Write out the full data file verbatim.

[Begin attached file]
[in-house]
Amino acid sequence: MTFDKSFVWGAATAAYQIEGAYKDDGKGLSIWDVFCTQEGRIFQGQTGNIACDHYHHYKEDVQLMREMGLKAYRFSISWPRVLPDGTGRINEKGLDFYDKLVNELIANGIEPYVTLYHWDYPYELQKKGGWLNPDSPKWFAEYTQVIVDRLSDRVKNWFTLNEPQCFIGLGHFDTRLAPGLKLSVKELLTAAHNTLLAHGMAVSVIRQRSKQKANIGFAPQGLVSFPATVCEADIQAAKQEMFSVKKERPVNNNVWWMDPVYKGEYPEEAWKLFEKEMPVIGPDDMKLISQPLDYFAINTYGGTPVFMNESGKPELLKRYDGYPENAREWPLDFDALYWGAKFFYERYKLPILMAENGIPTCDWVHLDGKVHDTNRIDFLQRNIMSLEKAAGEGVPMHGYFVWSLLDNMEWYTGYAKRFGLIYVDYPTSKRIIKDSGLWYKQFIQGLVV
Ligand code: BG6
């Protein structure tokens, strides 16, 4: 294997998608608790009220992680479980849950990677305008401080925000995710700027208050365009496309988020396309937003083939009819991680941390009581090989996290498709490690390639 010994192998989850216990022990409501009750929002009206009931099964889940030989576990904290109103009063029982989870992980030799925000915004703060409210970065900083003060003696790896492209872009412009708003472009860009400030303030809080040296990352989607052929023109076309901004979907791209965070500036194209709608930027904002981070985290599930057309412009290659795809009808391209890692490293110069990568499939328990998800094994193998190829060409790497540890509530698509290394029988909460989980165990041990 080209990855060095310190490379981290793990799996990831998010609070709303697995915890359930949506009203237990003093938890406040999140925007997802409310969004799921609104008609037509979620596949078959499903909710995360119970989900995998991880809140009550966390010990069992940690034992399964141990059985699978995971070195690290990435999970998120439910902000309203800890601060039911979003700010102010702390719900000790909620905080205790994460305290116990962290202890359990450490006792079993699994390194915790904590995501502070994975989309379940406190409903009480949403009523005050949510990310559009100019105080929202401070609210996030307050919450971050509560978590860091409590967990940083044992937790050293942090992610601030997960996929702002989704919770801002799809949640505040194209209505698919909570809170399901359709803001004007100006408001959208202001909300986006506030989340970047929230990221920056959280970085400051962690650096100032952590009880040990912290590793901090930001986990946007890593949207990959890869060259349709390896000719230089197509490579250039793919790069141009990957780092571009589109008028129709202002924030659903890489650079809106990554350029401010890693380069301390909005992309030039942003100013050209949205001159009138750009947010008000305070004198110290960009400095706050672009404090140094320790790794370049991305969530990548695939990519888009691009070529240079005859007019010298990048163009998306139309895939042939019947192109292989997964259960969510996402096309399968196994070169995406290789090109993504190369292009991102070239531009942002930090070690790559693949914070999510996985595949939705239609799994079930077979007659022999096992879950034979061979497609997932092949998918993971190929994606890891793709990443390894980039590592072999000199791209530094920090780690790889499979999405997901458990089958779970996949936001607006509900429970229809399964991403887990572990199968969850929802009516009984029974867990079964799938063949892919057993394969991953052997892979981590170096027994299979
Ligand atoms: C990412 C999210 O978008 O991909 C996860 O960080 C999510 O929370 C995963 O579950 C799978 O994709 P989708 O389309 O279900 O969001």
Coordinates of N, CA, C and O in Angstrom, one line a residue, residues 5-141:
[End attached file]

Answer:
[in-house]
Amino acid sequence: MTFDKSFVWGAATAAYQIEGAYKDDGKGLSIWDVFCTQEGRIFQGQTGNIACDHYHHYKEDVQLMREMGLKAYRFSISWPRVLPDGTGRINEKGLDFYDKLVNELIANGIEPYVTLYHWDYPYELQKKGGWLNPDSPKWFAEYTQVIVDRLSDRVKNWFTLNEPQCFIGLGHFDTRLAPGLKLSVKELLTAAHNTLLAHGMAVSVIRQRSKQKANIGFAPQGLVSFPATVCEADIQAAKQEMFSVKKERPVNNNVWWMDPVYKGEYPEEAWKLFEKEMPVIGPDDMKLISQPLDYFAINTYGGTPVFMNESGKPELLKRYDGYPENAREWPLDFDALYWGAKFFYERYKLPILMAENGIPTCDWVHLDGKVHDTNRIDFLQRNIMSLEKAAGEGVPMHGYFVWSLLDNMEWYTGYAKRFGLIYVDYPTSKRIIKDSGLWYKQFIQGLVV
Ligand code: BG6
């Protein structure tokens, strides 16, 4: 294997998608608790009220992680479980849950990677305008401080925000995710700027208050365009496309988020396309937003083939009819991680941390009581090989996290498709490690390639 010994192998989850216990022990409501009750929002009206009931099964889940030989576990904290109103009063029982989870992980030799925000915004703060409210970065900083003060003696790896492209872009412009708003472009860009400030303030809080040296990352989607052929023109076309901004979907791209965070500036194209709608930027904002981070985290599930057309412009290659795809009808391209890692490293110069990568499939328990998800094994193998190829060409790497540890509530698509290394029988909460989980165990041990 080209990855060095310190490379981290793990799996990831998010609070709303697995915890359930949506009203237990003093938890406040999140925007997802409310969004799921609104008609037509979620596949078959499903909710995360119970989900995998991880809140009550966390010990069992940690034992399964141990059985699978995971070195690290990435999970998120439910902000309203800890601060039911979003700010102010702390719900000790909620905080205790994460305290116990962290202890359990450490006792079993699994390194915790904590995501502070994975989309379940406190409903009480949403009523005050949510990310559009100019105080929202401070609210996030307050919450971050509560978590860091409590967990940083044992937790050293942090992610601030997960996929702002989704919770801002799809949640505040194209209505698919909570809170399901359709803001004007100006408001959208202001909300986006506030989340970047929230990221920056959280970085400051962690650096100032952590009880040990912290590793901090930001986990946007890593949207990959890869060259349709390896000719230089197509490579250039793919790069141009990957780092571009589109008028129709202002924030659903890489650079809106990554350029401010890693380069301390909005992309030039942003100013050209949205001159009138750009947010008000305070004198110290960009400095706050672009404090140094320790790794370049991305969530990548695939990519888009691009070529240079005859007019010298990048163009998306139309895939042939019947192109292989997964259960969510996402096309399968196994070169995406290789090109993504190369292009991102070239531009942002930090070690790559693949914070999510996985595949939705239609799994079930077979007659022999096992879950034979061979497609997932092949998918993971190929994606890891793709990443390894980039590592072999000199791209530094920090780690790889499979999405997901458990089958779970996949936001607006509900429970229809399964991403887990572990199968969850929802009516009984029974867990079964799938063949892919057993394969991953052997892979981590170096027994299979
Ligand atoms: C990412 C999210 O978008 O991909 C996860 O960080 C999510 O929370 C995963 O579950 C799978 O994709 P989708 O389309 O279900 O969001």
Coordinates of N, CA, C and O in Angstrom, one line a residue, residues 5-141: